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Mancorrente m. 2, 1966
Castello di Rivoli Museo d’Arte Contemporanea
i iron, enamel, chromium-plated
78.7inch x 31.4inch x 15.7inch
© Alighiero Boetti - Courtesy Castello di Rivoli Museo d'Arte Contemporanea, Rivoli-Torino, e GAM - Galleria Civica d'Arte Moderna e Contemporanea, Torino, foto di Paolo Pellion - Proprietà della Fondazione per l'Arte Moderna e Contemporanea CRT
Boetti was one of the artists grouped together under the umbrella of the Arte Povera group, and perhaps more than all of them, he cleared a new path, and was profusely influential, on later generations of artists from Italy and elsewhere. Boetti’s works in this collection are some of the major examples of his early research from 1966.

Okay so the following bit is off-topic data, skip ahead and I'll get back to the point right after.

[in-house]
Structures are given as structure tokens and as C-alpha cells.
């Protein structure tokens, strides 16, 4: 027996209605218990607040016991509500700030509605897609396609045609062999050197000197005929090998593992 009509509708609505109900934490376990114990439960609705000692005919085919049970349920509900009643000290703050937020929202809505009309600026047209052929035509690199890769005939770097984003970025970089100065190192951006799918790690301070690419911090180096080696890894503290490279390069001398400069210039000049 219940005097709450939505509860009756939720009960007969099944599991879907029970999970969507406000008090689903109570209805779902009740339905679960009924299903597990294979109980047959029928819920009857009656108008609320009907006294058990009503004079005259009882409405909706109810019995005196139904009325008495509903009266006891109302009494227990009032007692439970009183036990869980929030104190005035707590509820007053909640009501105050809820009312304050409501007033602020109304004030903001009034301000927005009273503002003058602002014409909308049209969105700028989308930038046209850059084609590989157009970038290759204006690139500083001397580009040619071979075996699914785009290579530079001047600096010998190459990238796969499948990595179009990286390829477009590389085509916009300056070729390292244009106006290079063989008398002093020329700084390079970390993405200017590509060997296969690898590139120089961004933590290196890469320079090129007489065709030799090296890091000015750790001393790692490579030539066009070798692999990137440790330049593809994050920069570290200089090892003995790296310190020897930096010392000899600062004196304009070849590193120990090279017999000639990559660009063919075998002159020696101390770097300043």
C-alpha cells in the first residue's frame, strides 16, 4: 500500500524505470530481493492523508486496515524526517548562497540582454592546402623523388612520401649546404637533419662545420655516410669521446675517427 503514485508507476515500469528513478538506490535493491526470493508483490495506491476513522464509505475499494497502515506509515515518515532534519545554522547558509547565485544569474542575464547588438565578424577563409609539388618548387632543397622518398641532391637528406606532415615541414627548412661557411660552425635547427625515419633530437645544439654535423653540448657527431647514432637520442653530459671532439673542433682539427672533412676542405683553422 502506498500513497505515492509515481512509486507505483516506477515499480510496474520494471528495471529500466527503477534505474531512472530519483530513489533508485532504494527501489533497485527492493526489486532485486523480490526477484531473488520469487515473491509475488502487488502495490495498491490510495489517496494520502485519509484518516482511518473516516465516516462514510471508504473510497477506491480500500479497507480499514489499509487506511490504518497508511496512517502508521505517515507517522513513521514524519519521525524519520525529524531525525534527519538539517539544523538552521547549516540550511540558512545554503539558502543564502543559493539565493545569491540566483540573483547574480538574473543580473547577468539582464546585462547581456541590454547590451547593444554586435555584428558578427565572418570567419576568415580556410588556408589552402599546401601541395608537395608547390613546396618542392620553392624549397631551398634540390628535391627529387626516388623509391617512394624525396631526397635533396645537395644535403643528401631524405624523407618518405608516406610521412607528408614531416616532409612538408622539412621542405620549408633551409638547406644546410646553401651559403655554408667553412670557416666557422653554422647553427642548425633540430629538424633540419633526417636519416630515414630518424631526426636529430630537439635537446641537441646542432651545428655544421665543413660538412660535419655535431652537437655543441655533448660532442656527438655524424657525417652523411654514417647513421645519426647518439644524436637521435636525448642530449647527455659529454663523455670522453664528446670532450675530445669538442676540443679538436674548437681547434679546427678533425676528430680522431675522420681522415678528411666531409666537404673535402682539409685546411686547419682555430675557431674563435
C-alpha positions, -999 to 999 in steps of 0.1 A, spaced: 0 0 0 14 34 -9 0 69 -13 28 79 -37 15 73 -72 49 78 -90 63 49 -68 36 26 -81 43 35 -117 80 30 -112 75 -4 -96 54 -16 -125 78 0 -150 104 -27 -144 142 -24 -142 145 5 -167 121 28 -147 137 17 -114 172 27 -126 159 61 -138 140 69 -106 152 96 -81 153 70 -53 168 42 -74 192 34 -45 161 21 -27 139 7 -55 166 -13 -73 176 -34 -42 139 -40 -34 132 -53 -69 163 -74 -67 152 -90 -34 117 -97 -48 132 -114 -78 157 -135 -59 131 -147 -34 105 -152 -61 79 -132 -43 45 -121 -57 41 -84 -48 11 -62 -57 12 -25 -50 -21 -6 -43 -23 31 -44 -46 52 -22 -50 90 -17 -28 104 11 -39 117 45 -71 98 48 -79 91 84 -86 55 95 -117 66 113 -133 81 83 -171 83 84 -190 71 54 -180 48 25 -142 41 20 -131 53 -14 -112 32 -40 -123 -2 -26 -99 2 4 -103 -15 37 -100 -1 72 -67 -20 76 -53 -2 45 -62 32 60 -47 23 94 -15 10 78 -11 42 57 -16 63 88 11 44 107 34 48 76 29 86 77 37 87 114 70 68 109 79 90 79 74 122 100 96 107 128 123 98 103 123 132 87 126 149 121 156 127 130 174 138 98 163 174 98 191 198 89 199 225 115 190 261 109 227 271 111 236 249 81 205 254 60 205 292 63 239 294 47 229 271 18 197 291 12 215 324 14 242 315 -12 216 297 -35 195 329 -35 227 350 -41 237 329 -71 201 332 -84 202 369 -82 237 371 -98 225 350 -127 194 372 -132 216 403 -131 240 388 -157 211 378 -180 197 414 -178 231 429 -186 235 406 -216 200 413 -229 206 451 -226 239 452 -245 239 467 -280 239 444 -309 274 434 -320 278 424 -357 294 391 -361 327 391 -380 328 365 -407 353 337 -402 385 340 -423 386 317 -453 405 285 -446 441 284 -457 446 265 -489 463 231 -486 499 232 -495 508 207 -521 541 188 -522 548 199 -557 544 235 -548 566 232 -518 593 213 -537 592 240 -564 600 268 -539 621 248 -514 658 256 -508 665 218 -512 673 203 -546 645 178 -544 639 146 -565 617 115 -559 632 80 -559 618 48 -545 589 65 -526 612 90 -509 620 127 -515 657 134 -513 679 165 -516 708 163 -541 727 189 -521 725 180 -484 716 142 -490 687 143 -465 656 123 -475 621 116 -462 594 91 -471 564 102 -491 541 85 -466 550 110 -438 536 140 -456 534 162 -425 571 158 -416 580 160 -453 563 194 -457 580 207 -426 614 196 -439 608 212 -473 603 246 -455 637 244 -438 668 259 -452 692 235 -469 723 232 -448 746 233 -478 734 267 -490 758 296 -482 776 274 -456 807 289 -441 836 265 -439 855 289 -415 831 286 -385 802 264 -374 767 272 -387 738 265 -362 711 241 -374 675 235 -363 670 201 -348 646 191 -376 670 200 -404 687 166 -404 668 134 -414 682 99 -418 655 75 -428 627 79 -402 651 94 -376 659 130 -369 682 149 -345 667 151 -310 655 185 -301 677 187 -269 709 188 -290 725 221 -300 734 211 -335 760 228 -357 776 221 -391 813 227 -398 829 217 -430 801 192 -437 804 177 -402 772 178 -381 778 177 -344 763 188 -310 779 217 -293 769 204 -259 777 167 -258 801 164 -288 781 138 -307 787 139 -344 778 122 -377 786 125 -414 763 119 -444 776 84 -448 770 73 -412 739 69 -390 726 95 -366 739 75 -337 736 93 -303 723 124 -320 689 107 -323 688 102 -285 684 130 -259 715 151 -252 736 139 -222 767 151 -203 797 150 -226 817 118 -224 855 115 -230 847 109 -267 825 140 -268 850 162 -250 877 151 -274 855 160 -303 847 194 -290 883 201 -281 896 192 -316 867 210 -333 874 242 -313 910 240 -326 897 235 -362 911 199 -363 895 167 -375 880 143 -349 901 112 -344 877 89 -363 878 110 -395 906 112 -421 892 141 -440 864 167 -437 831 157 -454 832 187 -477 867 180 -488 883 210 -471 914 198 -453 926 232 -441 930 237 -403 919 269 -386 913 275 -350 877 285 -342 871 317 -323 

For the artist, Catasta (Pile), was the image of the contemporary condition, where there is an evaporation of every possibility of anything adhering, or of a vital, organizational relationship between built form and elements; what remains are only modules and undifferentiated materials, inevitably divided. Boetti writes: “I would like to specify here that there are some formal relationships between the natural ‘modularity’ of Catasta and the modularity of some forms of industrial design, or of certain works by Brancusi, but this doesn’t concern me since they are not central to the problem I’m interested in. The formal and psychological key for best penetrating the mental model represented by Catasta is the individual perceptive experience itself.” [...]